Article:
At the end of May 2016, the EU Commission announced plans to introduce new legislation that will make it easier to send goods across EU borders.
Currently, delivery prices vary greatly and it can be incredibly expensive to send packages across EU state borders. Such inflated prices can be cost-prohibitive to businesses and consumers wishing to move commodities in this way.
The new regulation is not designed to fix prices or control exactly what individual companies charge for cross-country deliveries, but rather to offer total transparency on what individual businesses are charging to keep prices regulated.
This should help make trade for smaller businesses and individual consumers much easier because they will not be put off by what can be extortionate prices for a single or smaller delivery.
Out of proportion prices
Outlining the reasons for making this change, Elzbieta Bienkowska, Commissioner for Internal market, Industry and Entrepreneurship at the the EU, commented that "with clearer rules, better enforcement and more affordable cross-border parcel delivery, it will be easier for consumers and companies, especially SMEs, to make the most of the EU single market and cross-border e-commerce”.
At the moment, the issue with delivery costs when sending items across EU member states’ borders are that the prices are not relative to the distance or weight of the package. In that respect sending the same item from Spain to Italy could cost three times more than sending it the other way, from Italy to Spain.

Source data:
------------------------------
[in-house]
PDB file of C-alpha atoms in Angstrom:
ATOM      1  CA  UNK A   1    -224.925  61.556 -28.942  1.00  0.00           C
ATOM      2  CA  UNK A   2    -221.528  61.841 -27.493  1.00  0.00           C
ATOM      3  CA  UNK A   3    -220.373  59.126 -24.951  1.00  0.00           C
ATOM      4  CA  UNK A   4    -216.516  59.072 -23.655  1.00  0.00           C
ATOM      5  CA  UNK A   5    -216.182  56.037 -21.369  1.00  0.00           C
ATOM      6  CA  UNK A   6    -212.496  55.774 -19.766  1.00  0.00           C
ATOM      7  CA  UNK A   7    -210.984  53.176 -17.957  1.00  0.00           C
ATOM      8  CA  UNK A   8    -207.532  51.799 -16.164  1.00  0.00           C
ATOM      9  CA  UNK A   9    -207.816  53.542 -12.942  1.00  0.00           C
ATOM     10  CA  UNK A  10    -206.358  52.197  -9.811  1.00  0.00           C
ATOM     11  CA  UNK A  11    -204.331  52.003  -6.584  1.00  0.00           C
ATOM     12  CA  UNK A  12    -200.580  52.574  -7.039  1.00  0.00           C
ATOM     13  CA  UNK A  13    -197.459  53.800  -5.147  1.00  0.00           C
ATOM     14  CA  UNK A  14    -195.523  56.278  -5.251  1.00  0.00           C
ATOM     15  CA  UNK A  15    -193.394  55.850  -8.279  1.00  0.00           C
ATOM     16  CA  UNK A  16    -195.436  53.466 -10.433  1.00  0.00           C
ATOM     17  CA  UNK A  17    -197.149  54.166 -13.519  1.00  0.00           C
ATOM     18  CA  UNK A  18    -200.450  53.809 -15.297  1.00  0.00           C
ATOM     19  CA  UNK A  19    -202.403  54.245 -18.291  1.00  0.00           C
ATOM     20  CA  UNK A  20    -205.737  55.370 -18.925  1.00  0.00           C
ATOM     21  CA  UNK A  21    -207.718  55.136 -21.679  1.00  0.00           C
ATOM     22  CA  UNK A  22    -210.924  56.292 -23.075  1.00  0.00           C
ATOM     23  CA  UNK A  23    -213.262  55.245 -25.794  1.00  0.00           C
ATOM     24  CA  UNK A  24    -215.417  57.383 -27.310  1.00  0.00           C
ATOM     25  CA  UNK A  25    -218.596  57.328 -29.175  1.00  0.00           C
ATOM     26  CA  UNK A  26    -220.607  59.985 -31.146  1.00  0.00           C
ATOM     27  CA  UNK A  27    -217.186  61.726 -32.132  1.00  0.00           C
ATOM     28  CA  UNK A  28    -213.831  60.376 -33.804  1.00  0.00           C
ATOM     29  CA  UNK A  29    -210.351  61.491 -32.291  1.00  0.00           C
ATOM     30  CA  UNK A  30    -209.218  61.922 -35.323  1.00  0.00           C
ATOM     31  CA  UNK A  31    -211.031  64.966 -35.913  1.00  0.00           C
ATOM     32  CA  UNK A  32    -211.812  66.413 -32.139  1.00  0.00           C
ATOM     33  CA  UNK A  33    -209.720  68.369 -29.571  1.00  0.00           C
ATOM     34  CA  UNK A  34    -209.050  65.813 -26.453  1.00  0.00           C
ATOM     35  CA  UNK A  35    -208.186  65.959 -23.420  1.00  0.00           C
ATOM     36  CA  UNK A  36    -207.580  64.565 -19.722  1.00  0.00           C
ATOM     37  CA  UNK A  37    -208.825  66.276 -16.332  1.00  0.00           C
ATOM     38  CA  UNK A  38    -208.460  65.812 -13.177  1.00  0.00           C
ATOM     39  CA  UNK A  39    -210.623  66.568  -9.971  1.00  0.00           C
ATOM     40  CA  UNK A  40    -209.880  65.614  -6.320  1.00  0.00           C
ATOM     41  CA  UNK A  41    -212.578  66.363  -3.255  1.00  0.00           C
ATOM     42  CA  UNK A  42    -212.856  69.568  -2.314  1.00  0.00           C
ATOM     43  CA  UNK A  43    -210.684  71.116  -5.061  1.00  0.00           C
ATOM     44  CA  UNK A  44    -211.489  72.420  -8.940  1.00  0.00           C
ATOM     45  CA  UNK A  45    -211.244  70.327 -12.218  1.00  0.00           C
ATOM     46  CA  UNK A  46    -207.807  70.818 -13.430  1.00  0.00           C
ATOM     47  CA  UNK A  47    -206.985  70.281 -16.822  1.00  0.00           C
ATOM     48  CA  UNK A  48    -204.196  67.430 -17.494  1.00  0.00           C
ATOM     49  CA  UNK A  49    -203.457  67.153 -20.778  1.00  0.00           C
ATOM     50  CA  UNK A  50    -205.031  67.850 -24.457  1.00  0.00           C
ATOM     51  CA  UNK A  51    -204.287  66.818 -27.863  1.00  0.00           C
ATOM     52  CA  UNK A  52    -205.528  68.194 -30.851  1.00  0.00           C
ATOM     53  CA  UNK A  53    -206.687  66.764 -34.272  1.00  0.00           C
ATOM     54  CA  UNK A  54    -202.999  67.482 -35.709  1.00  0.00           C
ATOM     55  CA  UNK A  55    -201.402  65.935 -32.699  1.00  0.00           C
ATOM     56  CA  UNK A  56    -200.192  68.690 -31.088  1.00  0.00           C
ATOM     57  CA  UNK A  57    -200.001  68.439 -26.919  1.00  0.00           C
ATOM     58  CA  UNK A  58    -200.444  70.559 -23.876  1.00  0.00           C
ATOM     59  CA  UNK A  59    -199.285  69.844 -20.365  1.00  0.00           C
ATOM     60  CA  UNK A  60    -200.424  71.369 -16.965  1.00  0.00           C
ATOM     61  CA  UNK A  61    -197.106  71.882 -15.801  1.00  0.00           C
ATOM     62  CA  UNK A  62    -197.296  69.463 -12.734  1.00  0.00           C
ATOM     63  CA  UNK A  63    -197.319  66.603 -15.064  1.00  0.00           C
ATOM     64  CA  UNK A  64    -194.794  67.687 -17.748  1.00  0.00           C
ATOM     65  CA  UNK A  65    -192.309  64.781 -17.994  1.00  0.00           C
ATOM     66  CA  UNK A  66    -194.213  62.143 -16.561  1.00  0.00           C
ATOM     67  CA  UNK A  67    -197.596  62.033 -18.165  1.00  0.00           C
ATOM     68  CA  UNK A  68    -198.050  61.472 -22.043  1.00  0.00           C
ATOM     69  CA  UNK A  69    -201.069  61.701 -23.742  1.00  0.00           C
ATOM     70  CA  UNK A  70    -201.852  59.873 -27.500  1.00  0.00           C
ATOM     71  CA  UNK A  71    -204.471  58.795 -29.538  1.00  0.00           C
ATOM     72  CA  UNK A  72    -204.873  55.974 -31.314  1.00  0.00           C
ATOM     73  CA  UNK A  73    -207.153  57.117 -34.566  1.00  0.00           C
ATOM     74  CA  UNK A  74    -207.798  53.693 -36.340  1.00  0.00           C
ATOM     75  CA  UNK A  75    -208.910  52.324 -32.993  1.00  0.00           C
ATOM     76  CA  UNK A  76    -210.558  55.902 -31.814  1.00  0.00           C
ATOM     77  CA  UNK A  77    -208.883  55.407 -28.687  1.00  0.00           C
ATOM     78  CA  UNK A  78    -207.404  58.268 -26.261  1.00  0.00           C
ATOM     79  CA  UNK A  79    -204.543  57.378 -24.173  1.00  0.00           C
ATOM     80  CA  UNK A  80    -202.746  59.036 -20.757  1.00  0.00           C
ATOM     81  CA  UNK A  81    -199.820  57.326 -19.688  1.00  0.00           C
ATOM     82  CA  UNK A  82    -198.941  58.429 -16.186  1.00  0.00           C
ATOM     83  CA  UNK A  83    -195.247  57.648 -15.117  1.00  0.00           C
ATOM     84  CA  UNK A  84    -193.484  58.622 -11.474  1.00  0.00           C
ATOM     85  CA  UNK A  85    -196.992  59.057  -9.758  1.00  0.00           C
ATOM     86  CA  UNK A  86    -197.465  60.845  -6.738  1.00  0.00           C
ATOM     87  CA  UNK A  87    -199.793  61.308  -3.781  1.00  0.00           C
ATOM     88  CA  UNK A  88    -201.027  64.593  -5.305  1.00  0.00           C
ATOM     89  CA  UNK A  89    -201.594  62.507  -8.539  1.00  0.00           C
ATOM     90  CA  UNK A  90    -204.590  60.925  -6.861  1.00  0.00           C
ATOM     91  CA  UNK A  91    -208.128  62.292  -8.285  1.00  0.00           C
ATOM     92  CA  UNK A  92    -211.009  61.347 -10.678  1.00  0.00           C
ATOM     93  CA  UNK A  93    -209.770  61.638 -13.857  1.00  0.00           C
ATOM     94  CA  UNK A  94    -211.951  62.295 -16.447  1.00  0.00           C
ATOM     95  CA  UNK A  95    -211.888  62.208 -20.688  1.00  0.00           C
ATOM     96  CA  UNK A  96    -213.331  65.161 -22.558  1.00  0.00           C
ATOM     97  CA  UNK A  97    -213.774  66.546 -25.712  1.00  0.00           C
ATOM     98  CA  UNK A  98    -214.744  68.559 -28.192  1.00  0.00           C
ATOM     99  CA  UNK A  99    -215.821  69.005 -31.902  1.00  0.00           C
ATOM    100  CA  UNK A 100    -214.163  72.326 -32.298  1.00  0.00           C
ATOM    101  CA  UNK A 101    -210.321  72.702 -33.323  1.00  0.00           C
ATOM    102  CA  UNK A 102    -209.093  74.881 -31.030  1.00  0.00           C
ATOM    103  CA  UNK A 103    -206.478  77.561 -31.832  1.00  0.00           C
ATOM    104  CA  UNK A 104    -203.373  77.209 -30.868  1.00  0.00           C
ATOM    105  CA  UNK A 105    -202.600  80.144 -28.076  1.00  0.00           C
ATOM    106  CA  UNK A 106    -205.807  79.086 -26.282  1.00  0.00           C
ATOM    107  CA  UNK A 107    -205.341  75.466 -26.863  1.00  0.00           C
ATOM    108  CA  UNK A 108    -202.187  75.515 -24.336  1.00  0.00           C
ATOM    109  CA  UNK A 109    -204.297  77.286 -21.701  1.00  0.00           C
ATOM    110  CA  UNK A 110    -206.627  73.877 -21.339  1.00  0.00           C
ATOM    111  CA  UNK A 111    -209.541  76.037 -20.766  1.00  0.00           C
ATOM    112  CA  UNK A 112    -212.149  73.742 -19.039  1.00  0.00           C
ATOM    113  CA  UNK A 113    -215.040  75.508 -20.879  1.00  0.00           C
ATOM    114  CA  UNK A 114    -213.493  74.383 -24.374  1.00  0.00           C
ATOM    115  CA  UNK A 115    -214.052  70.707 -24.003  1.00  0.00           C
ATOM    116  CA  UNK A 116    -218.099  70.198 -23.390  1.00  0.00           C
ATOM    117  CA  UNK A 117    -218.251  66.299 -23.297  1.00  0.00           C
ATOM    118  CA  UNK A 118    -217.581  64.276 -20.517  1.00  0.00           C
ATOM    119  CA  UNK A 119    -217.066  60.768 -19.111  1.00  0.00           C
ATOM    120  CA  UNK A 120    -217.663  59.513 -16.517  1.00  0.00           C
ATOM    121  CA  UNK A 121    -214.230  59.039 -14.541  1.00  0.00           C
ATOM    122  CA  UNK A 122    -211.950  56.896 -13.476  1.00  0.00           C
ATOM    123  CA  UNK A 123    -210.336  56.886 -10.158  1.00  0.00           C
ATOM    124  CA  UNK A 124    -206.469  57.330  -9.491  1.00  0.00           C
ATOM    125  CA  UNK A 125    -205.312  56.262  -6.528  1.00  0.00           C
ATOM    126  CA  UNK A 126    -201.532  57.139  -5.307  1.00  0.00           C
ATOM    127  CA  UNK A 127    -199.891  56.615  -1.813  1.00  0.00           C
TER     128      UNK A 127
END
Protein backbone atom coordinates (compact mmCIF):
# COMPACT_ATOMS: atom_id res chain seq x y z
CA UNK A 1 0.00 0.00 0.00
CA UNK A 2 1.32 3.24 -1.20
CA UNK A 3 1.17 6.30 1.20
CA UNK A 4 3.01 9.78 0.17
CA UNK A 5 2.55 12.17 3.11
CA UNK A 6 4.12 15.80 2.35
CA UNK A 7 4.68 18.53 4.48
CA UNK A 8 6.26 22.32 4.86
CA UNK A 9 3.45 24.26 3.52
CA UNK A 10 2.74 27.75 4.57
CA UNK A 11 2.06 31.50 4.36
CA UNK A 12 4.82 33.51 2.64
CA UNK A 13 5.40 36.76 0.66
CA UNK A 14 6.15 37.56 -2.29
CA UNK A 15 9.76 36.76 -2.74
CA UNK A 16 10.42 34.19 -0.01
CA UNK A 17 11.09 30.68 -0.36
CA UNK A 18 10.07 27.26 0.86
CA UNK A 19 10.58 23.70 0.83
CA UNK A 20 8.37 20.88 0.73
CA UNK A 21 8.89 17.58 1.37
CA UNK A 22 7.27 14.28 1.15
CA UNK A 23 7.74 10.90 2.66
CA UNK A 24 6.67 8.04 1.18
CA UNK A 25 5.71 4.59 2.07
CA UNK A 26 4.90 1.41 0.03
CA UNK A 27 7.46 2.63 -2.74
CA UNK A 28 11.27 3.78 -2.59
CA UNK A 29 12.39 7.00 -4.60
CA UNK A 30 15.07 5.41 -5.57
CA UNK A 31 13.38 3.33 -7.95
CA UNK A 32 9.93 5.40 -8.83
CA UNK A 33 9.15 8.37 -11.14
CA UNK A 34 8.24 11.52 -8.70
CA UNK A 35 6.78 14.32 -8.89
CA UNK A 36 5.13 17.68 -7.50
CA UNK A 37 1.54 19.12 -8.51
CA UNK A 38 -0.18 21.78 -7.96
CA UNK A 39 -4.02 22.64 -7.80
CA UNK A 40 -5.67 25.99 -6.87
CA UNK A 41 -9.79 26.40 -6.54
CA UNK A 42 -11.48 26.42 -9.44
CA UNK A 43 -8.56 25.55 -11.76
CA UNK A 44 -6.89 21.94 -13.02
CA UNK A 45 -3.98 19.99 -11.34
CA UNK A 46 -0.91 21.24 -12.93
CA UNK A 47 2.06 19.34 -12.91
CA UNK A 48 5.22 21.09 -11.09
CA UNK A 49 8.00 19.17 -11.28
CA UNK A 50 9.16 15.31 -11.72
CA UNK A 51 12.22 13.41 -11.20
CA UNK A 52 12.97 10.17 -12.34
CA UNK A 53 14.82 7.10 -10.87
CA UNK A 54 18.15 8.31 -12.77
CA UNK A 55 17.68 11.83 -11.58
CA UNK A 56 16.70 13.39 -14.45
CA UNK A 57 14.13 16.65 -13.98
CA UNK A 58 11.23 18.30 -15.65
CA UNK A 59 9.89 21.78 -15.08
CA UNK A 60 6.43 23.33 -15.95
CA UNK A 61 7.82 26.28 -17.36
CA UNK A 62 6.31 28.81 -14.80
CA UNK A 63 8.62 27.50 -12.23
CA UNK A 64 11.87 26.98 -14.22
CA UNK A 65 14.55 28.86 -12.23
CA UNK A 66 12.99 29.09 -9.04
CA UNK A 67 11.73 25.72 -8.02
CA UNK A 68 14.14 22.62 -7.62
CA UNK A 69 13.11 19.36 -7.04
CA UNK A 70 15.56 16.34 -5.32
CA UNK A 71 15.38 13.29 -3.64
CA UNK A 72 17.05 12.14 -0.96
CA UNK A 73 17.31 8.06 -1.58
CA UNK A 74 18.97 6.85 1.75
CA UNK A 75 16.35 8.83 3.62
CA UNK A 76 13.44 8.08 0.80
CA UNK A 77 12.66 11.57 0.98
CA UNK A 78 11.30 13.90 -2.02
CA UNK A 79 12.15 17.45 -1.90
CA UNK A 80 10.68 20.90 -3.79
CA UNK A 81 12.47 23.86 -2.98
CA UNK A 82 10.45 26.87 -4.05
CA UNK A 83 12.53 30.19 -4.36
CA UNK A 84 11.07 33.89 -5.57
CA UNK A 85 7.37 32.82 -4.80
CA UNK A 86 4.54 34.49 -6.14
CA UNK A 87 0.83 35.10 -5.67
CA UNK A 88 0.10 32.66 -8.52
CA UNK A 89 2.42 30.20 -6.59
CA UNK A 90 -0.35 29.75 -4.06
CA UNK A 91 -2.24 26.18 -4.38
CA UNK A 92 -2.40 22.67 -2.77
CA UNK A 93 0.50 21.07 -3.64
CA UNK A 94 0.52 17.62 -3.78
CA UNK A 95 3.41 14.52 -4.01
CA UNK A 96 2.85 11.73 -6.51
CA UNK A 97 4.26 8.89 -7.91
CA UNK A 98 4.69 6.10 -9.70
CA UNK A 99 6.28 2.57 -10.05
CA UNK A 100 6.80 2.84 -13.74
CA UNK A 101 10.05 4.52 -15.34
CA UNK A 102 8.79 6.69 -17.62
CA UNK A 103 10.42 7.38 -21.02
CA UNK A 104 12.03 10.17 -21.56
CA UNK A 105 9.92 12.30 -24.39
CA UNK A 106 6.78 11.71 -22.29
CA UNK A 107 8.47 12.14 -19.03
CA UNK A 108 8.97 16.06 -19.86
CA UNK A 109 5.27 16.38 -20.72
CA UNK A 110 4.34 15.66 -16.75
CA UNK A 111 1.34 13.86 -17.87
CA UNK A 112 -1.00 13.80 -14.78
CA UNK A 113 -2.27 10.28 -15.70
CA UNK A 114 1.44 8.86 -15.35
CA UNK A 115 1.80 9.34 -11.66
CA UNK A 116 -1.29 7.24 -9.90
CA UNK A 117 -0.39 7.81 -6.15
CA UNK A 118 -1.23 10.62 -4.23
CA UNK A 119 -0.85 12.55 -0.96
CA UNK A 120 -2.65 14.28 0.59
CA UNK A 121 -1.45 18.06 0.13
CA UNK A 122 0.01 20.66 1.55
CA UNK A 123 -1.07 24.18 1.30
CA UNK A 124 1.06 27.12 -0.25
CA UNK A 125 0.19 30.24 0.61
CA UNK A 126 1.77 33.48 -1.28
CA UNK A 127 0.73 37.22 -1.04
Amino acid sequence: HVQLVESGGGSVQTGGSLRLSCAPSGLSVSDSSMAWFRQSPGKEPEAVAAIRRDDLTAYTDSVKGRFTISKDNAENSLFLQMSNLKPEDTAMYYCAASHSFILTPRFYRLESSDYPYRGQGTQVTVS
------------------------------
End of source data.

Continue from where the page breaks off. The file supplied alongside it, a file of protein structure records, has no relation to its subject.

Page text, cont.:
As such, it seems that currently the delivery costs a courier company has to pay has no bearing on the price they charge and the additional profit that delivery companies are seeking to make reduces the volume of online sales across EU borders from businesses and consumers. Cross border deliveries can cost several times more than within domestic borders, even though the distance traveled by a consignment may be less.
The regulation isn’t designed to create a fixed price for delivery, but rather to ensure that consumers can see how much every company charges and whether this is relative to the fundamental cost of the delivery.
By having such a transparent system, costs should be able to be maintained at a much more manageable level to keep trade between member states open and free.
The introduction of this regulation comes at a time when the EU are focusing on making Europe a Single Digital Market, which is the idea that anyone in the EU zone should be able to make a purchase online and have it delivered with no obstacles or extortionate costs.
The change is designed to help all businesses, particularly smaller and medium sized enterprises, with how easily they can conduct their business across the borders of the whole EU.